Margo Price “ All American Made” Review
I’m sure every artist dreams of their debut album making such an impact, and receiving such incredible reviews, as Margo Prices’s “ Midwest Farmer’s Daughter” did last year.
But where would she go from there? We got to find out last week with the release of “ All American Made” , one of the most highly anticipated albums of the year for me and I’m sure for many reading this.
Whetting our appetite further Margo brought out her four track EP “ Weakness” a few weeks back which indicated that her new music would take inspiration from a wider range of genres while still staying rooted in country/blues and also that the writing would tackle more far reaching subject matter than her essentially auto-biographical debut offering.
Heading back to Memphis to record for Third Man Records as before, this time round there was the luxury of more than just three days studio time and the sound is consequently less raw and more expansive, particularly in its instrumentation and backing vocals which even include a gospel choir. Her husband Phil Ivey has once again had major input, co writing a large percentage of the twelve tracks and playing guitar and bass, and he and his wife have had a hand in the production once more. Naturally Margo’s stunning vocals are to the fore, her range and emotional outpourings a total joy. And her deep, observational lyrics are as sharp and witty as ever.
As mentioned earlier, this album isn’t in general as introspective as her first, but that doesn’t mean that her upbringing and experiences as a touring artist don’t provide a lot of inspiration, this time often peppered with social commentary.
In “ Wild Women”, an uptempo, drum driven track, she sings about how it’s “ hard to be a mother, a singer and a wife…..but all the men run around and no-one bats an eye”. You may already be familiar with the lead single “
A Little Pain”, a soulful, funky track drawing on her struggle so far in the music business, and there are further laments on tracks such as “ Nowhere Fast” and “ Loner” ( a real thought provoking track in waltz time…..” even the bums on the streets are just dreamers”). Possibly the most reflective track relating to her career is the stunning “ Learning to Lose”, featuring Willie Nelson who duets on this beautifully arranged ballad. “ All the things I’ve had to do without are just a blessing but sometimes a blessing is a curse in disguise……is winning really learning to lose?” Willie sings, questioning whether it’s inevitable that sacrifices have to be made in order to succeed.
It’s no secret that Willie is a huge fan of Margo’s music, I love how his comments of “ Alright, that’s good!” have been left at the end of this recording. A classic in the making I’m sure.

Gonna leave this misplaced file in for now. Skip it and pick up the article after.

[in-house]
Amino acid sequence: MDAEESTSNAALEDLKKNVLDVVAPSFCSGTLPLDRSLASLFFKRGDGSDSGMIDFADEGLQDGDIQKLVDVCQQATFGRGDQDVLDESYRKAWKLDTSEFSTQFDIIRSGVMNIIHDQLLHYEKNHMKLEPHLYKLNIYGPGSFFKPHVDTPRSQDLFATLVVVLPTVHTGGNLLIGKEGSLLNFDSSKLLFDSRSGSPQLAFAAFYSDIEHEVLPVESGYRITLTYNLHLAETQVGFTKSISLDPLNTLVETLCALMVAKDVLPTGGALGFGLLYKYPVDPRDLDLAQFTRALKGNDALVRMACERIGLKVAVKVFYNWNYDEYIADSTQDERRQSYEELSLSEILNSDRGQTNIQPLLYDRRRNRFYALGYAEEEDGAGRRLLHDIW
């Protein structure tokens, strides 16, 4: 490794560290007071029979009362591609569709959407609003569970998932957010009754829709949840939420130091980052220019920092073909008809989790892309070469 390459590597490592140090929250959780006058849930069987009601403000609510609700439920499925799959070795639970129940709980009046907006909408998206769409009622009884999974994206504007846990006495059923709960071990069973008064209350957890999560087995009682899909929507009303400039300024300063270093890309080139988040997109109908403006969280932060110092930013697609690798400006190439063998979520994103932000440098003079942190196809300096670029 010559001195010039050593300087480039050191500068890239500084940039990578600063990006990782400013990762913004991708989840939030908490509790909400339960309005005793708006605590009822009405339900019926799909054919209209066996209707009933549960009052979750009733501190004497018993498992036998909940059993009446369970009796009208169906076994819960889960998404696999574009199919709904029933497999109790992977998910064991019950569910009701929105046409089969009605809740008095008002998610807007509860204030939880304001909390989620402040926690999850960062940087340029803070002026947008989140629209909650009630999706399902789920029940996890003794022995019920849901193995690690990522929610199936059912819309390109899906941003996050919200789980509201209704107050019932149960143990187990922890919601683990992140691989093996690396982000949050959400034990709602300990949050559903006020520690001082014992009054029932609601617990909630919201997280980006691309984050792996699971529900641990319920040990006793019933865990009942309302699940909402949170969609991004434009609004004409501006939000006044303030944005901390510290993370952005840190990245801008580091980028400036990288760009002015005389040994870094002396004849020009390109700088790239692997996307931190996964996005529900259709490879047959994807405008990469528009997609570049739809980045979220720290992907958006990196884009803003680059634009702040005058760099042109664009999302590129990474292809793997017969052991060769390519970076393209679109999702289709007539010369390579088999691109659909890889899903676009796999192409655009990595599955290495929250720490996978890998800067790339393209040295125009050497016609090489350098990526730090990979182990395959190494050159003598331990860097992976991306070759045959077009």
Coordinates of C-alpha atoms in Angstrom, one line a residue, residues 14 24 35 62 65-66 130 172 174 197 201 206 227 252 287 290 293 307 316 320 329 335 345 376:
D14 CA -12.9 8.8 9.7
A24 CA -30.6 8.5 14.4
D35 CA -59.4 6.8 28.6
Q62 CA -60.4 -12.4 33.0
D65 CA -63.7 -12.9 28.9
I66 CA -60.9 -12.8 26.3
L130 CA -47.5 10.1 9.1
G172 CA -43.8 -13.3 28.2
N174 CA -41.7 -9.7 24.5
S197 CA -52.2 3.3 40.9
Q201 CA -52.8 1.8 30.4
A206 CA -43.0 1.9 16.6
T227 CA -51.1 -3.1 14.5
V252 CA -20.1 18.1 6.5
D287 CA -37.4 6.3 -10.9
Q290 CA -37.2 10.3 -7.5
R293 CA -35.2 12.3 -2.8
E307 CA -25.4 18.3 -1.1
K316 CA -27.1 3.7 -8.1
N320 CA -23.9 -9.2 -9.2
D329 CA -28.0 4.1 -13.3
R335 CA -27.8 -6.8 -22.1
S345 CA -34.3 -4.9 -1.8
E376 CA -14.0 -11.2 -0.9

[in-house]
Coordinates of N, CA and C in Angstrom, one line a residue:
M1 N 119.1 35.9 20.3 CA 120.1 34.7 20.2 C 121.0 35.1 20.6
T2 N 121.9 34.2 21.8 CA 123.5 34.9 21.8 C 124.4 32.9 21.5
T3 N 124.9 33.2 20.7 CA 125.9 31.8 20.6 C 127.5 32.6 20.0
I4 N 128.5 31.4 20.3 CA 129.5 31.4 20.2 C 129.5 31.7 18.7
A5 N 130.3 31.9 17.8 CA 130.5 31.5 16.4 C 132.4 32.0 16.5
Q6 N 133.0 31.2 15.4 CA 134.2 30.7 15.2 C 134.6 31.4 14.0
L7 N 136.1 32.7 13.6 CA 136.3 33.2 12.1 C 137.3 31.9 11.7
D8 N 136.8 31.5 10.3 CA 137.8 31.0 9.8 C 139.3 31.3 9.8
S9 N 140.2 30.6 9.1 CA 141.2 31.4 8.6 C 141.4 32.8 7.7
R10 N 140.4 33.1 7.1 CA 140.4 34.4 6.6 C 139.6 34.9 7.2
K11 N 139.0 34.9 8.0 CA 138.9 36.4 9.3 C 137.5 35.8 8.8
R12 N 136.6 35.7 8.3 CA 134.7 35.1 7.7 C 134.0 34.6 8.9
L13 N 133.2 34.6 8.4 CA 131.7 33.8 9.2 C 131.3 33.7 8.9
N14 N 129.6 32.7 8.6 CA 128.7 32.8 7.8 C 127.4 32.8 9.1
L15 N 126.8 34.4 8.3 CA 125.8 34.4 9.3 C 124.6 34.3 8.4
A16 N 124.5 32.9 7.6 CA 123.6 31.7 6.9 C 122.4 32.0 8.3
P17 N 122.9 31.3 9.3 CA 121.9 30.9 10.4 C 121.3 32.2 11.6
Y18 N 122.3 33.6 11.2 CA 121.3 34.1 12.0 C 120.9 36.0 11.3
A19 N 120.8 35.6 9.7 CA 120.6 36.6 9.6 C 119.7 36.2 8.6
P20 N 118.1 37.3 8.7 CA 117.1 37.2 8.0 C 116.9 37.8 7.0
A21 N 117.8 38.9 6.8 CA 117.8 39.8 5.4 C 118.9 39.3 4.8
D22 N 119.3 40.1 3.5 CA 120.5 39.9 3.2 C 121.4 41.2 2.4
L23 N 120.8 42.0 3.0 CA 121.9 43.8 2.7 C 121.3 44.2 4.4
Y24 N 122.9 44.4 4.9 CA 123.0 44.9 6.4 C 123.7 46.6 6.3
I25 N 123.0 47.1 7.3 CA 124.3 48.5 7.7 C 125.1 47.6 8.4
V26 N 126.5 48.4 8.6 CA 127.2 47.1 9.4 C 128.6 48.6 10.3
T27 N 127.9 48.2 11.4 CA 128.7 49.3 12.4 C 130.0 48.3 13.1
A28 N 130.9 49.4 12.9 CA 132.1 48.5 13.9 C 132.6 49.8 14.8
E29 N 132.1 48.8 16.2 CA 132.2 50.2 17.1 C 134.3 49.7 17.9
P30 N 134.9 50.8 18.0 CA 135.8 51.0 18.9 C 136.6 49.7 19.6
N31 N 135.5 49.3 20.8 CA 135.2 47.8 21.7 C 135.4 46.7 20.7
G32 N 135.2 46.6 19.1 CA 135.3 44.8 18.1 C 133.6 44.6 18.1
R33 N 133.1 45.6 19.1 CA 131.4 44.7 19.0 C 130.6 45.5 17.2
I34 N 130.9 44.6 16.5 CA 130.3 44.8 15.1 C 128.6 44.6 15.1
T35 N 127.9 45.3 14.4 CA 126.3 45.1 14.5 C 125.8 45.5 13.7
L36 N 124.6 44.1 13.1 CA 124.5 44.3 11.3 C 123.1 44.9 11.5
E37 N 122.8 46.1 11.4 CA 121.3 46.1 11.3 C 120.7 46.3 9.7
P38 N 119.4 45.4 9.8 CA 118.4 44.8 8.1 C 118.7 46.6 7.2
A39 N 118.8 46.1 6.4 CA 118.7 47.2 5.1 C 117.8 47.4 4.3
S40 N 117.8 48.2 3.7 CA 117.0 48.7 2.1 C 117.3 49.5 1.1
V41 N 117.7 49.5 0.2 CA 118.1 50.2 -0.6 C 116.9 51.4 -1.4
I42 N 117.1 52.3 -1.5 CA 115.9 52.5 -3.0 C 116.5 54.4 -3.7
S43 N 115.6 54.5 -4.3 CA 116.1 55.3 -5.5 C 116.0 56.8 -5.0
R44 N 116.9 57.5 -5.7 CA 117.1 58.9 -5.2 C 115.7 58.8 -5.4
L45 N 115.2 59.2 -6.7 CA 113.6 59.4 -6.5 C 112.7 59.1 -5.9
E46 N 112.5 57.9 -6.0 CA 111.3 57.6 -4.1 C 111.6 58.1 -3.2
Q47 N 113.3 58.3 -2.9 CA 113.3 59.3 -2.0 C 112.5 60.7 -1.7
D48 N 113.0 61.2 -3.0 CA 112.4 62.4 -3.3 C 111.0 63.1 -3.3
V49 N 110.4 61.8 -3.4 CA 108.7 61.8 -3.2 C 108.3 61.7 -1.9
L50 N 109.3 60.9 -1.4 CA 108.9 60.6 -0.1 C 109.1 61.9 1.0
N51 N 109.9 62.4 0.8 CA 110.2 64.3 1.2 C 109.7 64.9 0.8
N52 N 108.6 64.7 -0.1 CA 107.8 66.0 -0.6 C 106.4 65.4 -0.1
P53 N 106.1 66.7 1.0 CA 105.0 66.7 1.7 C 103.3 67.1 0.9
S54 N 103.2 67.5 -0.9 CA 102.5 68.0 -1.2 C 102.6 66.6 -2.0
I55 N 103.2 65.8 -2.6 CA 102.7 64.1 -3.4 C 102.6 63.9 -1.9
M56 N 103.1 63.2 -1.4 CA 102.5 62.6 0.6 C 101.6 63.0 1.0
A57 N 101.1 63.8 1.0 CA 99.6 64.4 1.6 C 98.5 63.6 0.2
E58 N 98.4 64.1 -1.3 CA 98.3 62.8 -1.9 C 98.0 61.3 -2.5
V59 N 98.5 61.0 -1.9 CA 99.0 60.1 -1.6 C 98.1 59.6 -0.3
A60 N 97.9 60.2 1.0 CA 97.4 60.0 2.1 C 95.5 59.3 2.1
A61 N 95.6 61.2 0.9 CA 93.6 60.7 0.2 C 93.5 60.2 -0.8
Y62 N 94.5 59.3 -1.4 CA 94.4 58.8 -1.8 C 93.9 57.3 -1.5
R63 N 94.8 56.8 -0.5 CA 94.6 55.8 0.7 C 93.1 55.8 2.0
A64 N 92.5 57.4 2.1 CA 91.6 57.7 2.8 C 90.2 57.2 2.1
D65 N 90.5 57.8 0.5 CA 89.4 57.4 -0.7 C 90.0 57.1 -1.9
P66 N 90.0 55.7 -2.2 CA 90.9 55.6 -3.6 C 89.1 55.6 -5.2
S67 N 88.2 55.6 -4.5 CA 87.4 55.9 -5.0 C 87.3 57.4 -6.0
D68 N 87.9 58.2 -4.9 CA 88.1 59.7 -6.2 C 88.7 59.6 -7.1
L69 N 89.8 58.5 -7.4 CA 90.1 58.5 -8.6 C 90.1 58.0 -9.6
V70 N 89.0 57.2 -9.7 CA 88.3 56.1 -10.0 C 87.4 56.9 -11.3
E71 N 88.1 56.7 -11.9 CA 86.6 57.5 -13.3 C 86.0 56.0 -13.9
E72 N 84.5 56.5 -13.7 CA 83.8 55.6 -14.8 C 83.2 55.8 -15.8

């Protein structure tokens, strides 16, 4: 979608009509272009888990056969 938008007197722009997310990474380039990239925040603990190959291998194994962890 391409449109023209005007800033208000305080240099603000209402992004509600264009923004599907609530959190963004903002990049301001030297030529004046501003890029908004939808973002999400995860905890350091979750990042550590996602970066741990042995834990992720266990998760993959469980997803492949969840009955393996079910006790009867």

Like Willie, Margo doesn’t shy away from condemnation of a political system that continues to perpetuate inequalities on many levels. Willie instigated the Farm Aid concerts in 1985 to raise funds to help the plight of American farmers struggling to cope with economic conditions ( it was during this period that Margo’s family lost their farm, referred to on her first album, in “ Hands of Time” ) and this subject is expanded on in “ Heart of America”. “ Neil and Willie tried to help”, she writes, after describing the losing battle her parents fought despite their best efforts.
In “ Pay Gap” Margo highlights gender inequality with regards to wages ( “ it’s been the same way since 1776” ) talking of her dollar being “ ripped in half” in this mid tempo track which interestingly changes key signature between verse and chorus.
But it is the epic six minute title/closing track, “ All American Made” that really cuts to the political chase,
commenting on how US policies can be detrimental not only to the country’s working class but to the world as a whole. A slow, pensive number with actual political speeches playing in the background throughout this is a real no holds barred composition sung with the vitriol it deserves.
Yes there are lighter moments on the album ( “ Cocaine Cowboys a great tongue in cheek track about phoney country singers for example, and “ Weakness in which Margo’s explores her chameleon-like character ) but essentially this release is a hard hitter.
Midwest Farmers Daughter didn’t need country radio play to reach the ears of those who appreciate non-generic, from the heart writing and I’m sure this will be the case with “ All American Made”.
If you get the chance to catch Margo live, even better, she is already announced as playing C2C next year, and hopefully some more intimate UK shows will be scheduled soon.
1. “Don’t Say It”
3. “A Little Pain”
4. “Learning to Lose” (featuring Willie Nelson)
5. “Pay Gap”
6. “Nowhere Fast”
7. “Cocaine Cowboys”
8. “Wild Women”
9. “Heart of American”
10. “Do Right By Me”
12. “All American Made”